Grief and Mercy

Two of my friends have suffered unbearable losses in recent months. Gina, age 60, married less than five years to a wonderful man, lost him to a swift moving cancer. “It’s so unfair,” she said. “His mother died at 104. I thought I might have another thirty years together with him.”  A younger friend, Mary, was six months pregnant with her first child when, on a regular pre-natal checkup, there was suddenly no fetal heartbeat. “I did everything right, ” Mary said. “No alcohol, no smoking, good nutrition. How could this happen to me? How could my baby die inside me?” Both of these women are trying to bear the consequences of love; the bewilderment at whom they are suddenly without.  How can I comfort them? There are no words that can approach such loss that lodges in the breast and stomach and feels like a chasm the size of the Grand Canyon. Or are there words? Searching my own heart and experience I remember a line from Siddartha in which Herman Hesse says. “everything returns.” When I read those words after my husband’s death in Vietnam in 1969 they felt like a key to a locked door; a map to navigate the unlit rooms of my dark sorrow even though their true meaning was a mystery to me. What does it really mean to chant ‘everything returns” over and over when it’s painfully obvious that the object of our love cannot return? Perhaps they are words of compassion and mercy for oneself. In his book describing the process of grief, Unattended Sorrow, Stephen Levine says, “…we must …cultivate mercy for ourselves, which will gradually expand into compassion for other sentient beings … Without mercy… we abandon those most painful memories within us to […]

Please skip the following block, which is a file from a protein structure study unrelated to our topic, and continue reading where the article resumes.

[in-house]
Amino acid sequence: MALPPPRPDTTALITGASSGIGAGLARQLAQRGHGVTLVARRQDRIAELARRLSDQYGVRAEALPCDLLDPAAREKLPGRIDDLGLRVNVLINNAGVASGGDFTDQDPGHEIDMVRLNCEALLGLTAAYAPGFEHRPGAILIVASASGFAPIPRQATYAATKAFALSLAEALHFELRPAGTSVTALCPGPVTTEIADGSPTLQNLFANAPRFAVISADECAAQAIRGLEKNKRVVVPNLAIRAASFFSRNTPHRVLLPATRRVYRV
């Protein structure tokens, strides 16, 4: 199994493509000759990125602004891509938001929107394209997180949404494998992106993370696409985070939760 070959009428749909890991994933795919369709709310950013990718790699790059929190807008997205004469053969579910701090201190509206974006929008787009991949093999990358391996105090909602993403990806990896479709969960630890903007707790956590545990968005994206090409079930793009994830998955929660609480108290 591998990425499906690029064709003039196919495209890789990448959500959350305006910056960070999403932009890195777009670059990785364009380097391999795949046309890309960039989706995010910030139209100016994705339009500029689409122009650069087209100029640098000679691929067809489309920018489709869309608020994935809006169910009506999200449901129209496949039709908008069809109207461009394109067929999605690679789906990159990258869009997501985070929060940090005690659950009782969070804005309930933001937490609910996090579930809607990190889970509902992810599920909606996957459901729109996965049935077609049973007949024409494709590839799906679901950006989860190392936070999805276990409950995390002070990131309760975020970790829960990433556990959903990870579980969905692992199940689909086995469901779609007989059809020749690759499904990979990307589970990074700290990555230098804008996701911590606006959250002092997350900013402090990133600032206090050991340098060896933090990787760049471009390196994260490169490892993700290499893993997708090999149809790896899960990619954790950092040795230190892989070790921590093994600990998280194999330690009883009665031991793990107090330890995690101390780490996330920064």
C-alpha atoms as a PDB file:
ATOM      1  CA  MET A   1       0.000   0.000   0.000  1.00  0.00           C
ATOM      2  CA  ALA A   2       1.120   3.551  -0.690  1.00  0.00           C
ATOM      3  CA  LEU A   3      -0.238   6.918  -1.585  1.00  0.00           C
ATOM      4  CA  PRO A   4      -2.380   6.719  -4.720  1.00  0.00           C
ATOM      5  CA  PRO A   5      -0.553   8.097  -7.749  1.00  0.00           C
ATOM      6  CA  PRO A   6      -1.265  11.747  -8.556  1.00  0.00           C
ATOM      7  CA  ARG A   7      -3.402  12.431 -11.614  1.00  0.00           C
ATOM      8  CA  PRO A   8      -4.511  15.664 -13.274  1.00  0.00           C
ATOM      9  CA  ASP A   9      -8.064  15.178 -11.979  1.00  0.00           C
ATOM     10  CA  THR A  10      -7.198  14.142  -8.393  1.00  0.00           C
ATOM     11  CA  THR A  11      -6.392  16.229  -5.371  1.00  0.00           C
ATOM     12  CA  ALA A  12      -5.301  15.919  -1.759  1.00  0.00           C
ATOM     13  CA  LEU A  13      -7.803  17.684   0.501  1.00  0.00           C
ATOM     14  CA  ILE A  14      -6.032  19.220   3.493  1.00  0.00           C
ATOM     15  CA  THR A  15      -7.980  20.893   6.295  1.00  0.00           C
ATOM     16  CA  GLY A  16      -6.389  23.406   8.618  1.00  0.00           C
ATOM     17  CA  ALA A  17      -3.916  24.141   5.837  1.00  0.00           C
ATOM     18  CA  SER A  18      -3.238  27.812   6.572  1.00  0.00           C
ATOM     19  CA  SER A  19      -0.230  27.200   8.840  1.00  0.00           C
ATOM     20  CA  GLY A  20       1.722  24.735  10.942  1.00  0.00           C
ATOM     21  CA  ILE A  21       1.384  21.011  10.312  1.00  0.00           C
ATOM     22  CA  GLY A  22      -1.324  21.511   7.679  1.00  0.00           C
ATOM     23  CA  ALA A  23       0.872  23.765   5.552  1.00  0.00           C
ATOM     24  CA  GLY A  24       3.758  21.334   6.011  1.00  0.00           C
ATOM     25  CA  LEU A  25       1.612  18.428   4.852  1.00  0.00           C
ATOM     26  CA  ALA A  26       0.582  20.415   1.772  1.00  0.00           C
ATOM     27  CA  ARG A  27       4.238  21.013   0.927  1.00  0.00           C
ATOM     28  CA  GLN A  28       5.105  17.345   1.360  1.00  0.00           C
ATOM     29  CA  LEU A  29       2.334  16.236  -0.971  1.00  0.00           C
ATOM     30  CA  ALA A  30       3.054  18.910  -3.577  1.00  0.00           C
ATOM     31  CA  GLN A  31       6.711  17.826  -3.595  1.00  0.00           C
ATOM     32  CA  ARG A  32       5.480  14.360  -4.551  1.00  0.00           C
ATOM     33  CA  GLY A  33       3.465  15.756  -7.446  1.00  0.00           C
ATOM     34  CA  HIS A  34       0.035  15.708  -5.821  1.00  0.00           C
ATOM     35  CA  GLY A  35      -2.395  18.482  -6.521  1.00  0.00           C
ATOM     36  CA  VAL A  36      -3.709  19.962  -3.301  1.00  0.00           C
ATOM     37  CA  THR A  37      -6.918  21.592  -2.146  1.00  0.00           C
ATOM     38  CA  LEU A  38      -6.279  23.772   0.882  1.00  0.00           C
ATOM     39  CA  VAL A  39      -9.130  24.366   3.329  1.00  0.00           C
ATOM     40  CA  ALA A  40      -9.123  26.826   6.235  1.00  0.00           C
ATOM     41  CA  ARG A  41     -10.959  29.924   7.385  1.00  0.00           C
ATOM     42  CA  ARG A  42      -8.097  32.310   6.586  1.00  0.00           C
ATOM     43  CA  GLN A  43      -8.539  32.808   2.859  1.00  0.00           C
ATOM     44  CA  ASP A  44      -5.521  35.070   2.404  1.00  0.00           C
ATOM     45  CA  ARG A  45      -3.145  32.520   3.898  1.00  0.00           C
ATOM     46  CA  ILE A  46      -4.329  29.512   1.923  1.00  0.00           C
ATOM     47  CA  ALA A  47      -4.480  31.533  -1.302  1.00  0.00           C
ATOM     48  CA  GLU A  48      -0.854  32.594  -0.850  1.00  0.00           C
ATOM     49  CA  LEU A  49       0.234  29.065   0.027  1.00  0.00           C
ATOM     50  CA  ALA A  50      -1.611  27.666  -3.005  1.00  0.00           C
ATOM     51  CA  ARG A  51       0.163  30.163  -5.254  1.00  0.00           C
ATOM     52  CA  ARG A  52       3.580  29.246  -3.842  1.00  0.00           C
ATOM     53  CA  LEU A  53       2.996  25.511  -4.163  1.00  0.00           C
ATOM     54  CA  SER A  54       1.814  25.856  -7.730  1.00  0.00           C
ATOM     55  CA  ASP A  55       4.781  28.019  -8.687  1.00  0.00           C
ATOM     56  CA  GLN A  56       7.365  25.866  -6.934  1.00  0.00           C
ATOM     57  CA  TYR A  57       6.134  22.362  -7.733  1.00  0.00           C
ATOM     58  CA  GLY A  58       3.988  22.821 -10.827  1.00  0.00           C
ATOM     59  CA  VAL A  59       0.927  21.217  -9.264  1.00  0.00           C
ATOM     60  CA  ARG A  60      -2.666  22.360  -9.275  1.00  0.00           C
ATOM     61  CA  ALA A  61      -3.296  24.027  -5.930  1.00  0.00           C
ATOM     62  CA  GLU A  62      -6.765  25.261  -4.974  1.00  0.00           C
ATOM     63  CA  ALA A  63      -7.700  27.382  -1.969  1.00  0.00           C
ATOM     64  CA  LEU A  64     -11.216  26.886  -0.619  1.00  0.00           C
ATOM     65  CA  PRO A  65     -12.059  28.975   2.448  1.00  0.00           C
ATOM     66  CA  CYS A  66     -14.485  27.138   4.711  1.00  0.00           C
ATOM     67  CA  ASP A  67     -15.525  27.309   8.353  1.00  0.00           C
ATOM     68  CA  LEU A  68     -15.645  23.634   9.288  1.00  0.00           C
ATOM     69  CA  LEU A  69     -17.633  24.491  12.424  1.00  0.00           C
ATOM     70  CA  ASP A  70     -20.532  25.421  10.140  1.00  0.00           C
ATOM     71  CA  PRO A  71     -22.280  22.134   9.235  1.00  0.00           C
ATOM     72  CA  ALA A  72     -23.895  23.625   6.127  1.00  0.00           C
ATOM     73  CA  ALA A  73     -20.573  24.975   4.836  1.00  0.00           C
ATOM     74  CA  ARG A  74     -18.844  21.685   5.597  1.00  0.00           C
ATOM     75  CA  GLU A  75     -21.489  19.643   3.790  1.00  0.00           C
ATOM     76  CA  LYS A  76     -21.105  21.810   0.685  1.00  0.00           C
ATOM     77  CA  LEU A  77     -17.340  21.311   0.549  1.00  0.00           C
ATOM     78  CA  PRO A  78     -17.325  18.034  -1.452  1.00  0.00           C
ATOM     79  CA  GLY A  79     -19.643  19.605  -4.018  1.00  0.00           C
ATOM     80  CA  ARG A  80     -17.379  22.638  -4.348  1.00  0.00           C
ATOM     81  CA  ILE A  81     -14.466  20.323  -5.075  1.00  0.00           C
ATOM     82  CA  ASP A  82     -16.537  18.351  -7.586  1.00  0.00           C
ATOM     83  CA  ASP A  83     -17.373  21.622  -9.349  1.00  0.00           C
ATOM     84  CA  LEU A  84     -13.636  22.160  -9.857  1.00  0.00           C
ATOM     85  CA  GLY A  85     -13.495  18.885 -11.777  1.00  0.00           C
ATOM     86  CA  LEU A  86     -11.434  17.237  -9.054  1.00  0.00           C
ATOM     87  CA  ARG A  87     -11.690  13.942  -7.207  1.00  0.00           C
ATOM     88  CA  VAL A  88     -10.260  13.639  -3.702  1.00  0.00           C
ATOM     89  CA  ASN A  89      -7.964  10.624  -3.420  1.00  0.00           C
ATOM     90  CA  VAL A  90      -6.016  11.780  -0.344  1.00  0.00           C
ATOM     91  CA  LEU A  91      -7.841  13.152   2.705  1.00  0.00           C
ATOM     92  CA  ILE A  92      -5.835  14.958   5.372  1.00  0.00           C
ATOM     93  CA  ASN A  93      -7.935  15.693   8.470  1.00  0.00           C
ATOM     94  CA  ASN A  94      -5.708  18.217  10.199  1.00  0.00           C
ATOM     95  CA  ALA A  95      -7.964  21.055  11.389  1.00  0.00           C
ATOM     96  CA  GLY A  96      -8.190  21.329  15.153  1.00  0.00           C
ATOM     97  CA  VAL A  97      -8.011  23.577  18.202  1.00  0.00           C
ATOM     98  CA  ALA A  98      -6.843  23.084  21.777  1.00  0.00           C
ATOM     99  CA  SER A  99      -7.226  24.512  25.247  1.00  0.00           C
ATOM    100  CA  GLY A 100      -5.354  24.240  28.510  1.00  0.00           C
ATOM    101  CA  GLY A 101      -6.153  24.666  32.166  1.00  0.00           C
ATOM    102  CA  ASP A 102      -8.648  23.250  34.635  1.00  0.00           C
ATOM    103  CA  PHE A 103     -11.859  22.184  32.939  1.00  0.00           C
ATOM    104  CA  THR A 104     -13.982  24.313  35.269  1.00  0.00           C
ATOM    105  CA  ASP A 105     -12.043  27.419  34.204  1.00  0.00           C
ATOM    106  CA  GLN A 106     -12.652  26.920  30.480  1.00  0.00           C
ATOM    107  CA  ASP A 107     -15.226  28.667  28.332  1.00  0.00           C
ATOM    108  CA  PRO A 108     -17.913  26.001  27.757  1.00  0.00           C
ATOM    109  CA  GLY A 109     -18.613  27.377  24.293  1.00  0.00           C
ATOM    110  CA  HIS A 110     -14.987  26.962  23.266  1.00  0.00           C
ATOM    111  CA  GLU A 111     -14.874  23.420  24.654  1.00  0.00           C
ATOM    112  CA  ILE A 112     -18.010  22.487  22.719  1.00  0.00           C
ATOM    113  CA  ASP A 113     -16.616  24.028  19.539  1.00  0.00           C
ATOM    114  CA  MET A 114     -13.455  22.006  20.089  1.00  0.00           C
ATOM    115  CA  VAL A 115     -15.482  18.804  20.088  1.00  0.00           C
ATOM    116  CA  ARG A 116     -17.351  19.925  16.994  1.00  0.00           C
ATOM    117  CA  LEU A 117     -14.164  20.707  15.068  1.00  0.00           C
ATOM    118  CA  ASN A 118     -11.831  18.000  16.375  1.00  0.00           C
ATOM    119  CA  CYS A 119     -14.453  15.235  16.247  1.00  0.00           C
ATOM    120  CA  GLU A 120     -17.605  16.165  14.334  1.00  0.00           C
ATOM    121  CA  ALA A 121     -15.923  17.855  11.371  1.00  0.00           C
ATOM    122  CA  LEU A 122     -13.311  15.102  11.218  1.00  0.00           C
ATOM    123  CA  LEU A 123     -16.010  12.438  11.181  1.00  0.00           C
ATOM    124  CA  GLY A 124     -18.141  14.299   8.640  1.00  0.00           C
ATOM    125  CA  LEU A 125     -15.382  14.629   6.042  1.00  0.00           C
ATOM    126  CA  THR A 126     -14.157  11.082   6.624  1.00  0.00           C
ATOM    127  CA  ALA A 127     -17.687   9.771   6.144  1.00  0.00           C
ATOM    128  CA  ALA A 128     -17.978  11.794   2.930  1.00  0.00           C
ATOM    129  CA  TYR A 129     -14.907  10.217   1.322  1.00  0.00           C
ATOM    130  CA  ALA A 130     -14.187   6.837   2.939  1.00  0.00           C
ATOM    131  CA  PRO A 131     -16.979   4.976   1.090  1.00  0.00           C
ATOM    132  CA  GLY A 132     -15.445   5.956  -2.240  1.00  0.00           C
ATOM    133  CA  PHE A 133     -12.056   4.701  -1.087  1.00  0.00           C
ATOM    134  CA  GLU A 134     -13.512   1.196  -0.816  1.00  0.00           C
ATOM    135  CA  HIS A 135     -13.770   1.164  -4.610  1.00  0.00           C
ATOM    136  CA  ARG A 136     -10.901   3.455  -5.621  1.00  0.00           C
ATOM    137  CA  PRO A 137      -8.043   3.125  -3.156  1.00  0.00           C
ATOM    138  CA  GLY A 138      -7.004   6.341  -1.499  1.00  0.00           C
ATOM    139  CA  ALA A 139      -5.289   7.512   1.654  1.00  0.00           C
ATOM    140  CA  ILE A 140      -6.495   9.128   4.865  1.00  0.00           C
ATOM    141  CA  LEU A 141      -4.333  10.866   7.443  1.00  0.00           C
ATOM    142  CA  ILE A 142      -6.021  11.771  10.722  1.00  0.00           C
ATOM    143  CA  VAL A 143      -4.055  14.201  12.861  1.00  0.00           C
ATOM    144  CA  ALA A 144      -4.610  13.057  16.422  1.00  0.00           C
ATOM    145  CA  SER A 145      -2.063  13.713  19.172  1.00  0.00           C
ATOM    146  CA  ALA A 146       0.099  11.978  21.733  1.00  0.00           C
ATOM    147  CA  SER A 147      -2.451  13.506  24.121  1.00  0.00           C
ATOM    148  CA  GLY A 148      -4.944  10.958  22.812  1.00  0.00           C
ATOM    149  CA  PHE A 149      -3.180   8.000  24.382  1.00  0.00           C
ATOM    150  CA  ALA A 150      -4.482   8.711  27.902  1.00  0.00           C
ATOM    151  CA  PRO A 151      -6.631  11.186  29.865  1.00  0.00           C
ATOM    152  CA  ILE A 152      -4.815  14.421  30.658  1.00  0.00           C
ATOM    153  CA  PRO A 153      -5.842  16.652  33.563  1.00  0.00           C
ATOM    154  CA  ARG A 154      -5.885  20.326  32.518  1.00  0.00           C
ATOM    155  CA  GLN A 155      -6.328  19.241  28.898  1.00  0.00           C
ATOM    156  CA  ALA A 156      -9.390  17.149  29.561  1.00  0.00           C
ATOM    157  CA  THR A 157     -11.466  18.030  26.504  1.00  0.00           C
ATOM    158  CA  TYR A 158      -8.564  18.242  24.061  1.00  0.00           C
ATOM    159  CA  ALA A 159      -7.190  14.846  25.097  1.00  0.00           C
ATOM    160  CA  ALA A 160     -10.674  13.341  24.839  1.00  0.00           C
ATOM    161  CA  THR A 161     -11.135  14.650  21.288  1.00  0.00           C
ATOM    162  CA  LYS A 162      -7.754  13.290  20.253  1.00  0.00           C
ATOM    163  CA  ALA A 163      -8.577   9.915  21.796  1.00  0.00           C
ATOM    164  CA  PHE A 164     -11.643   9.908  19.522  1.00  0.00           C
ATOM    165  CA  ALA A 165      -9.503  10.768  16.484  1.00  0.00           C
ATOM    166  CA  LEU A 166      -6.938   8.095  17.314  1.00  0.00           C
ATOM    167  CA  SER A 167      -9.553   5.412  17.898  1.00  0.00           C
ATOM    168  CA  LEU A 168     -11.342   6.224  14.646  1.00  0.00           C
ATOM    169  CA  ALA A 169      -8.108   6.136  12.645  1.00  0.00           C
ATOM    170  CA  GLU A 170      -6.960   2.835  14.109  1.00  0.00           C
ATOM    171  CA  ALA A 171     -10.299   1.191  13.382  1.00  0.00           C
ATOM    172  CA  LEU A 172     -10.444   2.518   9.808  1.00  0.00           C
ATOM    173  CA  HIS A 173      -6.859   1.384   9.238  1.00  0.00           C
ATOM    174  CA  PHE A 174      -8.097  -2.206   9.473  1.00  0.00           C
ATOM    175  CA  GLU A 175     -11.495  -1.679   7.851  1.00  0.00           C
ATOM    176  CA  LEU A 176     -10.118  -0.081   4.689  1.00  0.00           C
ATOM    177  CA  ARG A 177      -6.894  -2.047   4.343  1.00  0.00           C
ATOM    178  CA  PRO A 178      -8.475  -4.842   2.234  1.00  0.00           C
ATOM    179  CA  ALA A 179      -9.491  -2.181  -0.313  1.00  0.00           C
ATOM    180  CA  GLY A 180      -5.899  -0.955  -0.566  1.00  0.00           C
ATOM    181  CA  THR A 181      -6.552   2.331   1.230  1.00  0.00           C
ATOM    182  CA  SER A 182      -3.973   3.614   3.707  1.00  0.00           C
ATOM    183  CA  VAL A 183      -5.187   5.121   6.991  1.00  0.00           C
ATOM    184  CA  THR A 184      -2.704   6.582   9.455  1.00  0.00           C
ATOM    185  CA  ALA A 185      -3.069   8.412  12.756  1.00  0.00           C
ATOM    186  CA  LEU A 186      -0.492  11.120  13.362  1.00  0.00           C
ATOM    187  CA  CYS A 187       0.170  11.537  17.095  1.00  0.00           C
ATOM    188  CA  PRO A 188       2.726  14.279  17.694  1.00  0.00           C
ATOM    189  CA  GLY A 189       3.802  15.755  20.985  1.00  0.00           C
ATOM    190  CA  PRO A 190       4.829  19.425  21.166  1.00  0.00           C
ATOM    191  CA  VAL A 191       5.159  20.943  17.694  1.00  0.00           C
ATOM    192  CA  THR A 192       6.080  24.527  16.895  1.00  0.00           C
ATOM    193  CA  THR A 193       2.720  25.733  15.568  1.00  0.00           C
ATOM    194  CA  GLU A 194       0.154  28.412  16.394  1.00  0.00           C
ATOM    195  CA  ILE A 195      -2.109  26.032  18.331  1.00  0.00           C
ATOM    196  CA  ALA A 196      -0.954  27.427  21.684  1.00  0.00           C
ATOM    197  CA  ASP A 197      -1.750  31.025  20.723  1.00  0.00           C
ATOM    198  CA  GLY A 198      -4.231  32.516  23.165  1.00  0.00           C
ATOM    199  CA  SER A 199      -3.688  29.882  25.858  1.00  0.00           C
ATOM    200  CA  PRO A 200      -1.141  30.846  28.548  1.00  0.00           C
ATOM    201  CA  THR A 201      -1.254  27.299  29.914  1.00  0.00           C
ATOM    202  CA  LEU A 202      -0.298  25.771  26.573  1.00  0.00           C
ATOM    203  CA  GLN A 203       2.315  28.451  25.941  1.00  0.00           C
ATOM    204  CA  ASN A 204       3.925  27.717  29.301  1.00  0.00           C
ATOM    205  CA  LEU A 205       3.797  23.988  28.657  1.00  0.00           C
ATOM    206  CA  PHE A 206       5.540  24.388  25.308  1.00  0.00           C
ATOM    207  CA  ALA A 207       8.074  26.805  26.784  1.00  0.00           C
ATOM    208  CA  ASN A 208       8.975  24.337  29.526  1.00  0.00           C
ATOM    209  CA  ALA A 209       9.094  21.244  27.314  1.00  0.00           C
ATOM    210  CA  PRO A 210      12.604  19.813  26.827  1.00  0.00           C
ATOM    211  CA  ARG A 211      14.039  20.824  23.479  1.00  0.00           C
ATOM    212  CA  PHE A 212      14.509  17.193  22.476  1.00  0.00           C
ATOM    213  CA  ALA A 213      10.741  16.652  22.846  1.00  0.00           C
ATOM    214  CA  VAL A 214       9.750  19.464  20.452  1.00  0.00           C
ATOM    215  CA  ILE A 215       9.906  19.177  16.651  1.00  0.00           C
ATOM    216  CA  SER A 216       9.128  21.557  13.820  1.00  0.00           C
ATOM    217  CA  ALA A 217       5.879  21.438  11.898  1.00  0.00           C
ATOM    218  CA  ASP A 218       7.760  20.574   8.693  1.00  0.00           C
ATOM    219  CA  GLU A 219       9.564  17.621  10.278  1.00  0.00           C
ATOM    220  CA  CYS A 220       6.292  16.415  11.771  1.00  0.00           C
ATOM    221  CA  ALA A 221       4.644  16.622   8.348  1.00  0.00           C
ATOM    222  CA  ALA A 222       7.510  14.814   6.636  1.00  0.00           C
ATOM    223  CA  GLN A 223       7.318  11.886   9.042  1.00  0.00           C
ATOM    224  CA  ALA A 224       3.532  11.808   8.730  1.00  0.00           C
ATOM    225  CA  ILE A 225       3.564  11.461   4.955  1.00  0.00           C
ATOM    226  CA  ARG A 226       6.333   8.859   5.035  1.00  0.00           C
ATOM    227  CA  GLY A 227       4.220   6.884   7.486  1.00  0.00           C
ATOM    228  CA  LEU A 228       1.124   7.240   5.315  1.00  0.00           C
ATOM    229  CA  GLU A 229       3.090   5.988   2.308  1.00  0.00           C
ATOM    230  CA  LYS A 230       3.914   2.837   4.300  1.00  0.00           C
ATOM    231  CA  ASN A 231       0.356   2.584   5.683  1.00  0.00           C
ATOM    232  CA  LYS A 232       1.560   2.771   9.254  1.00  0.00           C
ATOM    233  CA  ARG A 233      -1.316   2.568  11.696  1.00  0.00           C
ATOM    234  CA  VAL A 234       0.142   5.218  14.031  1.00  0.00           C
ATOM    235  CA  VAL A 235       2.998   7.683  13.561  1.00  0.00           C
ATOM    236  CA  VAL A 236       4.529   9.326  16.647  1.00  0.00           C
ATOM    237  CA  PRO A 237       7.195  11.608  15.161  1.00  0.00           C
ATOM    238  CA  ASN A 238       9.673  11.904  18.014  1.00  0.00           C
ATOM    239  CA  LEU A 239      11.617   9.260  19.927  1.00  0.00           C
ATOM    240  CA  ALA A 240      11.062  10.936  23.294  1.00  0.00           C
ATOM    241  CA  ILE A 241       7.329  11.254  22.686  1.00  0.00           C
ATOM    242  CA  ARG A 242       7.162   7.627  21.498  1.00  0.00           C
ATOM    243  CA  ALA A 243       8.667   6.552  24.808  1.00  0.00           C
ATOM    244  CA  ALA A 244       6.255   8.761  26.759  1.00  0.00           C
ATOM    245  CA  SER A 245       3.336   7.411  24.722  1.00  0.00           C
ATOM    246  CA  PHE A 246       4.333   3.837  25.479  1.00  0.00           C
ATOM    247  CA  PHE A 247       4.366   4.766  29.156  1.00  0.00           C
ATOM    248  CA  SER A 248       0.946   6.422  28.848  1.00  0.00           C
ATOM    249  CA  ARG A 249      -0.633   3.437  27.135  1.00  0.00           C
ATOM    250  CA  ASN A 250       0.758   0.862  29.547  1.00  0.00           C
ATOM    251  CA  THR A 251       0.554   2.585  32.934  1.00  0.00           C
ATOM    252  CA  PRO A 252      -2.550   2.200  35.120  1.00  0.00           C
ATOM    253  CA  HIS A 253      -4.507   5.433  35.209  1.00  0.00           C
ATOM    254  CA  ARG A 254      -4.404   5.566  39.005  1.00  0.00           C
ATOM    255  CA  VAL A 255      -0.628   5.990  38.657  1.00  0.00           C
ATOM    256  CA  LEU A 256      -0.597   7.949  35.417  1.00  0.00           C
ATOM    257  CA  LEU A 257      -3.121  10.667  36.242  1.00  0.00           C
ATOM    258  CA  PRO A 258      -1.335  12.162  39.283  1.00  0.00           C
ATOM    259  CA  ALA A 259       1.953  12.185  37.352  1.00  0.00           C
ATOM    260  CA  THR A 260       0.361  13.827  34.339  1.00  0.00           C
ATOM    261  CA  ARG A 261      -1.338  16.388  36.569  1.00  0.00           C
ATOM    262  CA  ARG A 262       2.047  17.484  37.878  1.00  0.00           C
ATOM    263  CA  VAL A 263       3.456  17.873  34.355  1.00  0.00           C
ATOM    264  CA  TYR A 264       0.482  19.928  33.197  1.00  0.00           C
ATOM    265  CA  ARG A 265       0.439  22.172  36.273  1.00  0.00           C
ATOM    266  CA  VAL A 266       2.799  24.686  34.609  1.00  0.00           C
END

Building resilience with diary writing.

When I was old enough to write in a diary, (I received one in blue leather for a birthday around age eight or nine) I did not understand its purpose. I knew it must be for something private because it had a lock and key. Is there a difference between private thoughts and everyday descriptions? I wondered. What should I write in this little book that seems intended for secrets? What if someone finds the key? It was boring to write about my dolls, my cat or the Lilac bushes where my brothers and I played house. Instead, I recorded the scenes that frightened me; the times when my father became angry and broke furniture or kicked in the screen of our TV set because it refused to work.  The times I saw my mother cry. The problem was that the scenes were so scary that I didn’t want to reread them. So, I tore them out and eventually I had only the blue leather cover with no pages in between. Perhaps it was a childish way to make painful images disappear; write them down and tear them up. Today, I can still recall some of those scenes without benefit of the torn out pages and, most importantly, I see a small girl who used writing intuitively, unwittingly, as a way to manage  anxiety and fear. The act of writing gave me a modicum of control over an uncontrollable situation. The choice to tear up my words built my resilience by making me think I had at least a small choice.

The Whale

La Baleine (The Whale) was painted by Frederic Walperswyler,  in 1990. It is a huge mural, six-feet high and twenty feet long – whale size – painted in acrylic over five wood panels. She (whales are always feminine in French) appears lithe and strong in her watery medium; embodying and resisting; powerful and graceful. Frederic says that it was the experience of working on this immense creation in small sections that brought him to abstraction in his work. Like writing composed word after word, he gathered her form stroke by stroke out of the abyss of the surrounding ocean. You can see more of his paintings in the virtual gallery,  Artnet  
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